The most important part of creating a budgeting report is comparing actual spend to the budget. This is when you can confirm if cash was managed effectively. This enables you to identify cash surpluses or shortages and even uncover financial issues you may not have noticed otherwise.

This is also when financial advisors should try to uncover reasons for variances. Was the budget for a certain area too low to begin with, or did the team overspend? Is a line item under budget because someone is late turning in receipts? This process can be tedious and requires some digging to get to the bottom of any mysteries. Sure it’s tedious, but it’s also worthwhile because it means your next budget will be more accurate.

4 - Write a summary

Next, create a written summary of key findings. This is valuable for executives who may not have time to read the full report but are interested in the findings nonetheless. Highlight areas where spending was higher or lower than expected and outline a plan for improvement.

5 - Discuss and adjust

In addition to a written summary, it’s helpful to have an open discussion about the results. This should not be about shaming department heads who went over budget, but about uncovering how resources can be reallocated if needed. Come prepared with suggestions. Remember, you’re the expert and the leader on this subject and everyone will look to you for guidance, especially if there is conflict between departments and budget managers.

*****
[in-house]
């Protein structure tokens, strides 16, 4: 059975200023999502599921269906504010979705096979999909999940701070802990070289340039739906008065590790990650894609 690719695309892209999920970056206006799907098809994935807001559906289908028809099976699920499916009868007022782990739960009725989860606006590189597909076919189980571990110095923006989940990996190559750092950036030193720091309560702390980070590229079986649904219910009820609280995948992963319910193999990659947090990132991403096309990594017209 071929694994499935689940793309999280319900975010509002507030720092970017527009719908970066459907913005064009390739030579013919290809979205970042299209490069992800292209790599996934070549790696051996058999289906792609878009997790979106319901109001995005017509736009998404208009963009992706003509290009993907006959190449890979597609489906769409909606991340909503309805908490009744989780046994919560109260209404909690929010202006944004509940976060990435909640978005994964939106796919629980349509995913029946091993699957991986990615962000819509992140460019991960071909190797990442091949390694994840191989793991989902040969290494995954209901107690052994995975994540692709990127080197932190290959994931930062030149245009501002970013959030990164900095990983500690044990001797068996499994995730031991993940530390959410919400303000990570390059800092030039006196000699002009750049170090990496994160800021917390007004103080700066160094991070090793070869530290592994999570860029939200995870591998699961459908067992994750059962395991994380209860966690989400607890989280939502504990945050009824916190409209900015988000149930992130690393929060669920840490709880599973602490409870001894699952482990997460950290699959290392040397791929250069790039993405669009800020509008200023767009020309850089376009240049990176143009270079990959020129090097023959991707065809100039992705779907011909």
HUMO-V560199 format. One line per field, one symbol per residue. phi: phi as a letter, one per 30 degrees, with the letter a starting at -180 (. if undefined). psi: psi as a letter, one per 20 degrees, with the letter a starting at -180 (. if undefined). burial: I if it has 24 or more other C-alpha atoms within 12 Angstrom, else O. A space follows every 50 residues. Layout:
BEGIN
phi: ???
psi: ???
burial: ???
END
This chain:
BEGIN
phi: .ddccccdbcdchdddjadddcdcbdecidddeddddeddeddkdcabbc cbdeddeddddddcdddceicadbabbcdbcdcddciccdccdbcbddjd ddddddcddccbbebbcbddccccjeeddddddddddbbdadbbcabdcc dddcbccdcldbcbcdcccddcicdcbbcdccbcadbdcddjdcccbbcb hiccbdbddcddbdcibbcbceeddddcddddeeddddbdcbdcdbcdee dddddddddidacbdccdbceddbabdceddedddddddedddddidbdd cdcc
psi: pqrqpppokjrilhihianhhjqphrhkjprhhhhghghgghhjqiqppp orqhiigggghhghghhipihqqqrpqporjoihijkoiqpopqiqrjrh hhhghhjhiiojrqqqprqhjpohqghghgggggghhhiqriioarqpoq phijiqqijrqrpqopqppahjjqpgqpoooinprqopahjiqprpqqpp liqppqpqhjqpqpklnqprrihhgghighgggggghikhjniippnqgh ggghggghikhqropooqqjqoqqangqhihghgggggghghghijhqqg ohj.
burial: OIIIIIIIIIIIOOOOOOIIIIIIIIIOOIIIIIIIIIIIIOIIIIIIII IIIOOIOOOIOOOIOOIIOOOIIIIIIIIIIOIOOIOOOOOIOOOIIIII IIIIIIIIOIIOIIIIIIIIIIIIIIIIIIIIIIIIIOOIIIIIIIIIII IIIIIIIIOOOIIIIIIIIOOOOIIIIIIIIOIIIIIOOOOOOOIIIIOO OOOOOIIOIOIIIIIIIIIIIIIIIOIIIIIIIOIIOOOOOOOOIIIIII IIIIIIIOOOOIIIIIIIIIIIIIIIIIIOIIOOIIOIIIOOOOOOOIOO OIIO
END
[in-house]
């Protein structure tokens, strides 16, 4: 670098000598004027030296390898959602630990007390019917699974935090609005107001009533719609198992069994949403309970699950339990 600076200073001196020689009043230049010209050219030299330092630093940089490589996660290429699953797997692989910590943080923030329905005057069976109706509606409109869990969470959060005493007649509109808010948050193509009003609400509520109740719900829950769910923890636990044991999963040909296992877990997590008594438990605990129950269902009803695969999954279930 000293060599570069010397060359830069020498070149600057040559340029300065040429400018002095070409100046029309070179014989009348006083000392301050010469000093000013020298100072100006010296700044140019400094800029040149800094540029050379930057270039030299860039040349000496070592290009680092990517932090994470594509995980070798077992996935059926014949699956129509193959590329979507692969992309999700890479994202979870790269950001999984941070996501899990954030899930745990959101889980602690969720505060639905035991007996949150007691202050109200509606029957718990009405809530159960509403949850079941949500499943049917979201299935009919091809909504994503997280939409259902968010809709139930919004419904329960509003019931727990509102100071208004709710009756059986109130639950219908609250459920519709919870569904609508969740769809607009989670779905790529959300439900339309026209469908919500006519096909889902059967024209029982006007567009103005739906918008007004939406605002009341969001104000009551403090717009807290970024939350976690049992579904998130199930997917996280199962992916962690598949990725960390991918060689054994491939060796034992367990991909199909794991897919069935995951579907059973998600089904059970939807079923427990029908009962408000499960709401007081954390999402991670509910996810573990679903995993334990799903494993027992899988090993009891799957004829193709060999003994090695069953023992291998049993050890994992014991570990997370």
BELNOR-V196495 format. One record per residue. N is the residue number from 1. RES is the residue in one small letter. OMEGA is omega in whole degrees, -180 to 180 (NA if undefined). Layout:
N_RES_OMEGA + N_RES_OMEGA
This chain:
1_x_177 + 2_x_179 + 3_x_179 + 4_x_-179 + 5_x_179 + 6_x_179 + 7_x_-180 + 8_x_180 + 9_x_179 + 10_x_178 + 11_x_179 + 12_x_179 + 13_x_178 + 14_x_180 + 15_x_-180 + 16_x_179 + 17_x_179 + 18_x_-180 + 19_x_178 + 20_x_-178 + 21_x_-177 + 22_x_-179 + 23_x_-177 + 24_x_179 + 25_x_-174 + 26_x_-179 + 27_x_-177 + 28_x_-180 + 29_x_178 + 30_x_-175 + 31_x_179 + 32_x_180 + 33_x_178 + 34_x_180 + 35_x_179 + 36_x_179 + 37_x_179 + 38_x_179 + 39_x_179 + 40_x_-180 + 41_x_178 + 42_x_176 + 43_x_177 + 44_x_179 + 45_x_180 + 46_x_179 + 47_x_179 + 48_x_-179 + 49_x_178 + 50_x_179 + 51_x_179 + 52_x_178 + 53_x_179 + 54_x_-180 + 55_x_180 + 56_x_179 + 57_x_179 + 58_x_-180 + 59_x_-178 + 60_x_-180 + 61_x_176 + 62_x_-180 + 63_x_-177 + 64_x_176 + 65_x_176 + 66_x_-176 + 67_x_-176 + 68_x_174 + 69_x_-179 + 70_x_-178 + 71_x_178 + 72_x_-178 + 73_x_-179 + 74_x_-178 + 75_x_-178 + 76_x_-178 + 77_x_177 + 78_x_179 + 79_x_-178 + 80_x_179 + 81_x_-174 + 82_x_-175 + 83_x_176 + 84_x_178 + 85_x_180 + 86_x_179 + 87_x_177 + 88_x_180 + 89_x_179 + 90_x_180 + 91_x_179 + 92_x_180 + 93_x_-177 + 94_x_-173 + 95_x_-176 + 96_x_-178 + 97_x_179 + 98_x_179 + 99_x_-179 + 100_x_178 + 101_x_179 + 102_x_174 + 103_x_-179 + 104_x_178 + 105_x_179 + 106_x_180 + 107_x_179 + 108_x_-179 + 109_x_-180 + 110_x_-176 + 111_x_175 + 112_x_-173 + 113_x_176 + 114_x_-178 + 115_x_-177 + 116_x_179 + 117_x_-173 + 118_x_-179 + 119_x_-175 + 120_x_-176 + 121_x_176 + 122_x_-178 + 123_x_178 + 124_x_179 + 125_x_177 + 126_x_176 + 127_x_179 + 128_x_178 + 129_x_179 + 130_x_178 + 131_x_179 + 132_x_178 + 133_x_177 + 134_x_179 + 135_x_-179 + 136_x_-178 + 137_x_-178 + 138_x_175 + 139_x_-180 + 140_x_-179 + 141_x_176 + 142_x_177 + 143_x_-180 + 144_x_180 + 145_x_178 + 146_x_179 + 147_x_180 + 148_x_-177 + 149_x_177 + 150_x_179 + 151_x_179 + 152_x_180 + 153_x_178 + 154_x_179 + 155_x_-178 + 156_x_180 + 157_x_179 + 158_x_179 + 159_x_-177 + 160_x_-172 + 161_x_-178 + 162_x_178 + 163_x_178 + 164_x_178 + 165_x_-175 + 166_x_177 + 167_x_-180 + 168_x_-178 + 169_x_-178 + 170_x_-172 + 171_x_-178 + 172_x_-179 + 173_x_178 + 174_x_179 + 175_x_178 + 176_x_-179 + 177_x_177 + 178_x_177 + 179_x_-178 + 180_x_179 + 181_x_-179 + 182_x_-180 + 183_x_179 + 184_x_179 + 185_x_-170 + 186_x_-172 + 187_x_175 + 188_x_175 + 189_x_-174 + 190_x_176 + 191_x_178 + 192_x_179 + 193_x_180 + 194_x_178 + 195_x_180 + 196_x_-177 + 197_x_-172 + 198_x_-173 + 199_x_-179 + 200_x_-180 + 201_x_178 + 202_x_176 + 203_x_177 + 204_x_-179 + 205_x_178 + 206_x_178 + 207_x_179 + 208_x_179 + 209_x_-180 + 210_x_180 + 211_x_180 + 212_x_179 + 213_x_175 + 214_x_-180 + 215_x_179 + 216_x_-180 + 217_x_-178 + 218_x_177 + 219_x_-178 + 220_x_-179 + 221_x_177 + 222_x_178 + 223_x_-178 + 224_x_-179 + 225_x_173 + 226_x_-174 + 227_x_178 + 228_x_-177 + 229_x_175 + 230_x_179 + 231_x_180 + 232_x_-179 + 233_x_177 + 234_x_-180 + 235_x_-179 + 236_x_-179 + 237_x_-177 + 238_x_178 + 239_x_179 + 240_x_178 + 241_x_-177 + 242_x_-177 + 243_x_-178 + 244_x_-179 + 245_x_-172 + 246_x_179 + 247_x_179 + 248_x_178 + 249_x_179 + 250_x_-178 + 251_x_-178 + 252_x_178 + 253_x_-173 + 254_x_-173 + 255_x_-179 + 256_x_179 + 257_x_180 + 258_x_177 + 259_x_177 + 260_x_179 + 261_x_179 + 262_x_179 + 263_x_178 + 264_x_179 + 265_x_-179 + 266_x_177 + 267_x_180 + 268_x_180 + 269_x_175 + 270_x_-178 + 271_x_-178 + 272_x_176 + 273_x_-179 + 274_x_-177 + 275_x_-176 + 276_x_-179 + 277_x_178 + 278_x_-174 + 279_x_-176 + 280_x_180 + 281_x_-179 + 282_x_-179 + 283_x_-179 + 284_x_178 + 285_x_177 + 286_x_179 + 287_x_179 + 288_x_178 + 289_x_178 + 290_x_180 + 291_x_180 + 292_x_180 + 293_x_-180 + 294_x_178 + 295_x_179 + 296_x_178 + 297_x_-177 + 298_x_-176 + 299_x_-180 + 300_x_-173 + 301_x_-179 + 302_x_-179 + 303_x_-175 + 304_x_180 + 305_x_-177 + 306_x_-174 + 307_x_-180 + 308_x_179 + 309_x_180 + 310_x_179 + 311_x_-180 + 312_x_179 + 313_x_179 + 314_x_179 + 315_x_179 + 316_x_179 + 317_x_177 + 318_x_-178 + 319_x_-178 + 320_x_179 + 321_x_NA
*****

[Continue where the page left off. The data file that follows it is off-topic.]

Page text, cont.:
Analyzing and Interpreting a Budgeting Report

Interpreting a budgeting report requires both analytical and creative thinking. It’s important to assess the results objectively with an analytical approach to uncover any line items that may be a miscalculation or deeper issue.

It’s also important to be creative and think outside the box to put the results in context. For example, maybe marketing spend was much lower than expected this year due to event cancellations because of the pandemic. From there, you can decide if the marketing department should get a higher budget next year to make up for this year, or if those funds should be reallocated to cover an area that went over budget.

You may also have to find resolutions if there are consistent issues with sticking to the budget. For example, you may recommend switching to switch to less flexible budget allocation methods such as expense cards with lower limits or allotting pre-approved checks as expenses arise. People may grumble, but sometimes it’s up to financial advisors to be the parents of the organization.

Consider what the results of the budgeting report mean for the business at large and how you can add value. For example, if one spending category was under budget, perhaps that money can be used to invest in an improvement that will increase efficiency or otherwise benefit the business. Insights like this are why financial advisors are so important to the overall health of a company.

Getting budgets in order

The budgeting report is an important tool for financial advisors to make recommendations and manage expenses for an organization. Working across departments is a great way to make the budget as accurate as possible, prevent disputes, and uncover any issues that do arise if budget and spending don’t align.

Having the right tools is a big help to create clear visibility into the budget, but also keeps the organization aligned. Check out Causal’s free tools for data importing and data management that helps keep everyone on the same page (and under budget).